+++++Then the sailor who hated the people of this land, immersed himself in Japanese tradition for just a moment.  He raised the duffel to his chest and closed his good arm tightly around the heavy bag before plunging feet first overboard. He did not cry out during the fall nor resist his entry into water. The splash was shaded by the adjacent freighter. There was underway noise and crew was too busy minding the departure of the ship to have noticed. It would not have mattered anyway. He couldn’t be saved. The sailor sunk quickly, propelled downward by his missing hand.

Carpe Diem

At first you don’t see the spiders straight on. You catch them out of the corner of your eye. Scurrying. It’s gone. Must have slipped into a crack.
+++++But a spider vanishing under cover doesn’t cause you to guess that you’re seeing things. Snakes or rats. Peripheral and then straight on.
+++++They say it’s the stage before you see pink elephants. And worse. By then you realize that Mother Booze has come to take you away from all this. And you’re crazy about her.
+++++But there’s no booze today. And no prospects. No check until the first of the month. And that’s four days away.
+++++Being sober hurts. At least it hurts enough so you don’t think about sad things like God, children, wives and how it might have been.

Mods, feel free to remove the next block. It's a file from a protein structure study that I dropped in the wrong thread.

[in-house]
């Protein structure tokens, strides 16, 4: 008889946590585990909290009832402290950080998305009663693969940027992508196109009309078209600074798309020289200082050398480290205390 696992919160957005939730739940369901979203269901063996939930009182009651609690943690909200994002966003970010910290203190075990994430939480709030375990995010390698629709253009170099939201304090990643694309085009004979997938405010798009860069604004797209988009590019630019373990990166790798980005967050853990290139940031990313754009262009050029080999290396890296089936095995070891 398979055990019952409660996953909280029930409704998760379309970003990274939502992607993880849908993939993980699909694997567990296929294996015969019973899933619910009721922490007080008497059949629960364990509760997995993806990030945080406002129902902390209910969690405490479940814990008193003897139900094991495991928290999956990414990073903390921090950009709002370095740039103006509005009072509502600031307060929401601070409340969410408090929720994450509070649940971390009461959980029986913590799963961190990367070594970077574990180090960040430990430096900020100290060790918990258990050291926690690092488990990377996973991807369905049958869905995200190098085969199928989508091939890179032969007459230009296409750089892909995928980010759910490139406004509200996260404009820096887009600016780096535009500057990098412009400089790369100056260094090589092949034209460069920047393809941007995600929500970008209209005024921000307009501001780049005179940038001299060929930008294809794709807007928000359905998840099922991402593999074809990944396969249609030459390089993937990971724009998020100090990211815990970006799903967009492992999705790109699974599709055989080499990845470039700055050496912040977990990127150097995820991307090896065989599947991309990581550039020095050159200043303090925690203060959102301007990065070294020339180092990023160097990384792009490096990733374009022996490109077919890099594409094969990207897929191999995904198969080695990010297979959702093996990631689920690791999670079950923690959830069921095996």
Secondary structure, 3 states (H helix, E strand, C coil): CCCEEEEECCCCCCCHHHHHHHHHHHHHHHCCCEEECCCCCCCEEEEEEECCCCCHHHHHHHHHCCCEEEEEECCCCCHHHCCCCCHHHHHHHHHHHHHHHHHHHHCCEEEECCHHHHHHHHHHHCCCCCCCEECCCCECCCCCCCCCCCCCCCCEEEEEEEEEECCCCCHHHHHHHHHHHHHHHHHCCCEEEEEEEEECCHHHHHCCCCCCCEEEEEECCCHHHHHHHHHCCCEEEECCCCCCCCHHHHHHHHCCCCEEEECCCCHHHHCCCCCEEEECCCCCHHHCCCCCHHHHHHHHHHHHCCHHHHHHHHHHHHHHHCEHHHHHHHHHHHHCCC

+++++You think about that stuff when you’re drunk.
+++++I had to find Chip. Somebody‘s probably already jumped him. Cleaned the dopey sap out of his money.
+++++But maybe not. That sneaky sonofabitch hides his loot better and better every day. He’s getting to be a low production roll.
+++++I walked into the bar and decided to stay. Bobby, the bartender, usually lets me vacuum the place for a drink. One drink might be enough to hold me over until Chip arrives. Come on, Chip, you bastard don’t get blind-sided. Stay clear of dark alleys.
+++++Bobby says okay to me vacuuming for a drink but he includes smashing the cardboard boxes out back. Then they gotta be put in the dumpster. That ought to be worth more than one drink.
+++++“Is that for two, Bobby?”
+++++“Fuck, no.”
+++++“Aw, Bobby. The boxes are gonna take me an hour.”
+++++“Then forget it.”
+++++“No, no, Bobby. It’s just…”
+++++“Forget it.”
+++++“I’m on it, Bobby.”
+++++The grind of the vacuum rips my brain. Stomping on the boxes makes me sick. I puke before I get done. I flick the bits of vomit off my jacket and chew on a cigarette butt to cover my breath. Then go back into the bar.